5 Steps to Successful Organizational Change

Alexander Grosse
Scaling Teams
Published in
7 min readFeb 23, 2016


“Every minute you save introducing a change you will have to pay back (at least) twice later.” ~ Juergen Allgayer

Leaders in high-growth environments are constantly managing change as the team scales. Some changes are trivial, others are important, with wide-ranging effects. Too often, leaders are so busy that they fool themselves into implementing important changes too quickly: “I can’t spare the time to fully research the alternatives, so let’s just make the change and see what happens.”

What usually happens next? Employees feel left out or disrespected, and you end up spending way more time communicating your reasons for the shift than you’d hoped. Then people start complaining that the culture has changed, and attrition rises.

Here, I present a five-step approach to introducing a change. To illustrate these ideas, I also tell the story along the way of how one company implemented peer feedback.

The five-step process below is designed for major organizational changes. The story we are using is a good example since the feedback process affects everybody on the team.

Step 1: Choose an appropriate organizational change

I’ve noticed a pattern. Someone reads a blog post or talks to someone from a company five times the size of their own about an organizational change and becomes convinced they need to introduce the same change. As they soon find out, however, a change that solves a problem in one situation does not always solve a problem in another. It can, to the contrary, create problems.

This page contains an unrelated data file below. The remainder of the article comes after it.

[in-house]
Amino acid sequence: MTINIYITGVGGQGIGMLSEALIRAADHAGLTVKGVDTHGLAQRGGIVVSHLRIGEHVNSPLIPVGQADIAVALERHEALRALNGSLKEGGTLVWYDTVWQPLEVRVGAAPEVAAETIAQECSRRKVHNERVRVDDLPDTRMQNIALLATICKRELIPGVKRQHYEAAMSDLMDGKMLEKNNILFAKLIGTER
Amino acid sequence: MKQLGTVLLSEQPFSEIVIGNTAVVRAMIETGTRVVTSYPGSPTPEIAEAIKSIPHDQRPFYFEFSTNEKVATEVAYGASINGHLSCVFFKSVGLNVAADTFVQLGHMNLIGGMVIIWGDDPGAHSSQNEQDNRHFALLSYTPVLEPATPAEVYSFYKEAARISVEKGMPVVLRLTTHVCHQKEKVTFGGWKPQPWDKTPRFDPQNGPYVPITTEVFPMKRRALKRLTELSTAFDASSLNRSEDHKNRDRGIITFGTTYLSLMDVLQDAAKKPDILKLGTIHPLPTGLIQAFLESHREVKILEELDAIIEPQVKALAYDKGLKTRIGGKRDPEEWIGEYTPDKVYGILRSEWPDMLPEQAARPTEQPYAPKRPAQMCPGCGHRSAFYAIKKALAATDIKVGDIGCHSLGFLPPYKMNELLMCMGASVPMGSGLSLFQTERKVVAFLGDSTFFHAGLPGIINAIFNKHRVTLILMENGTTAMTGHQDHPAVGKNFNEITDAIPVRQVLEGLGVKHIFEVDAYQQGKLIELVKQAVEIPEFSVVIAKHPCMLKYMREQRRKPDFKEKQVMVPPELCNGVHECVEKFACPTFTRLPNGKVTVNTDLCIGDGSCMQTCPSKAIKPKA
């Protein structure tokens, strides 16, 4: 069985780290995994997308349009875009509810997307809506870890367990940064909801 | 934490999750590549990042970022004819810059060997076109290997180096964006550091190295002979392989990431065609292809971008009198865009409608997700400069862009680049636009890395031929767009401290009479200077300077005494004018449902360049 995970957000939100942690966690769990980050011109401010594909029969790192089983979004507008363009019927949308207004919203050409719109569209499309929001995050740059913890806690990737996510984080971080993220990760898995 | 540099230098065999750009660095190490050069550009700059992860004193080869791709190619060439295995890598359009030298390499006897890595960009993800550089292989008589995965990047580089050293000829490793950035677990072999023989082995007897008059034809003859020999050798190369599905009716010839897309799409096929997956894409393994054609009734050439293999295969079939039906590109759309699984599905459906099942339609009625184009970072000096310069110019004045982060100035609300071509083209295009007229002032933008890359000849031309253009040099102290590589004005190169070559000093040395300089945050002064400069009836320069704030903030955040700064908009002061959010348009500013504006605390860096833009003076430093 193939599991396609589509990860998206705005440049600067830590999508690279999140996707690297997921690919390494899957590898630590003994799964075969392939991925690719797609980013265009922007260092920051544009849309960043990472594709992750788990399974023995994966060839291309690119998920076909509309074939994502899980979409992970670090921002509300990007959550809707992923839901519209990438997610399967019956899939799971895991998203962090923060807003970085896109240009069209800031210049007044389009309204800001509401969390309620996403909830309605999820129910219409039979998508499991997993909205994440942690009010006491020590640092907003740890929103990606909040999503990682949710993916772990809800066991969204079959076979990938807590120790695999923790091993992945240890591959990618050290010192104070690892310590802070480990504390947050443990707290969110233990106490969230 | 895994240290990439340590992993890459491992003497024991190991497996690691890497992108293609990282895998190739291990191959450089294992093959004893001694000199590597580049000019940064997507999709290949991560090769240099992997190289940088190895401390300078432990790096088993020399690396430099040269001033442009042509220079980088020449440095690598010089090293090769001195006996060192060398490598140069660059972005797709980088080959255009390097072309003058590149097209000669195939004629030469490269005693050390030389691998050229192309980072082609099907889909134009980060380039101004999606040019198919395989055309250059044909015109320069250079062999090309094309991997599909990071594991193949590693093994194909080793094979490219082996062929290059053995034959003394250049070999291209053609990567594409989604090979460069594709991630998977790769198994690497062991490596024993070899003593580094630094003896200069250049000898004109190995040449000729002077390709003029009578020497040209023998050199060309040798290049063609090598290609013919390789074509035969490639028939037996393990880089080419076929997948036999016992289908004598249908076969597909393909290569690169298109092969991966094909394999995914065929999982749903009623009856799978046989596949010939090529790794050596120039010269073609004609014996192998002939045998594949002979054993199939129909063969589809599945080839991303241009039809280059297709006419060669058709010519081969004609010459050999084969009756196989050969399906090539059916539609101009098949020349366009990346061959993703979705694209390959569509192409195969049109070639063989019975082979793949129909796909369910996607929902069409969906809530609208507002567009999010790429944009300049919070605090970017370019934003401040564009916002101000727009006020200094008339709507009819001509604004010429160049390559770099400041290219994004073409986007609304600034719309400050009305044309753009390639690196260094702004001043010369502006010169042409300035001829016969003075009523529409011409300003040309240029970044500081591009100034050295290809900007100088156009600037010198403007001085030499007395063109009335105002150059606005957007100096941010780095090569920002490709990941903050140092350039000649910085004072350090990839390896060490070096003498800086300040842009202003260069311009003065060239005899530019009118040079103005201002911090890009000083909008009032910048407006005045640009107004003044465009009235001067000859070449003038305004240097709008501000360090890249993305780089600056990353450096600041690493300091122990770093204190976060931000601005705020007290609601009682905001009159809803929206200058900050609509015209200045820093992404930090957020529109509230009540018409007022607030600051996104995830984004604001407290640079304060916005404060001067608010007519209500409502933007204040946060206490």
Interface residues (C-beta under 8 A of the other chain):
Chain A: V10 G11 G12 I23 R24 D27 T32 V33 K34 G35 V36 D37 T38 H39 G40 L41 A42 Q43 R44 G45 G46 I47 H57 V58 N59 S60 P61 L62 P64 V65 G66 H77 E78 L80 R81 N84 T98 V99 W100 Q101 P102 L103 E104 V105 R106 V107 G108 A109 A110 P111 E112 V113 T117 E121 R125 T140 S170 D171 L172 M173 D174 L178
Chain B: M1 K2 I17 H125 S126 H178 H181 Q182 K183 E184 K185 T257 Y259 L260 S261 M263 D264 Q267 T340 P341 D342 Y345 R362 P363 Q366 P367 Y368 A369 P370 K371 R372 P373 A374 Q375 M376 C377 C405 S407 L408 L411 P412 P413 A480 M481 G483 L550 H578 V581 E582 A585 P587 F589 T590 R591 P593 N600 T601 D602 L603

This happens, for example, when a company integrates mobile teams into feature teams too early. It makes sense to do this after the team’s size reaches a certain scale, but until then, it makes more sense to keep mobile teams separate. If you make this shift too early, things can get ugly pretty fast. Mobile engineers end up switching teams on a weekly basis, which makes them unhappy, and feature maintenance becomes nearly impossible. Rather than eliminating problems, this kind of change creates chaos.

“Don’t make a change just because it worked well for Google or Facebook. Do what’s right for your company.” (Christine Tsai)

The change needs to fit the company. Talk to the relevant stakeholders to make sure that an intended change will really help deal with a problem you are having right now.

If a change can’t solve a problem you’re having right now, don’t introduce it.

Revising the Feedback Process, Part 1: Understand the problem

(Here is a case study that illustrates how peer feedback was introduced at a particular company. We can’t tell you the name of the company, but we can tell you how they approached the change. Each section contains another piece of the story.)

The engineering team was growing quickly. The engineering lead had more than 20 engineers reporting to him, which meant a lot was getting done, but that giving meaningful feedback to each engineer had become nearly impossible. The manager decided that because this was a problem the organization was actually having right now, it should be considered and solved.

The manager decided to see if peer feedback would help.

Step 2: Plan the organizational change

Next, work on the change in a group that includes or represents all the relevant stakeholders.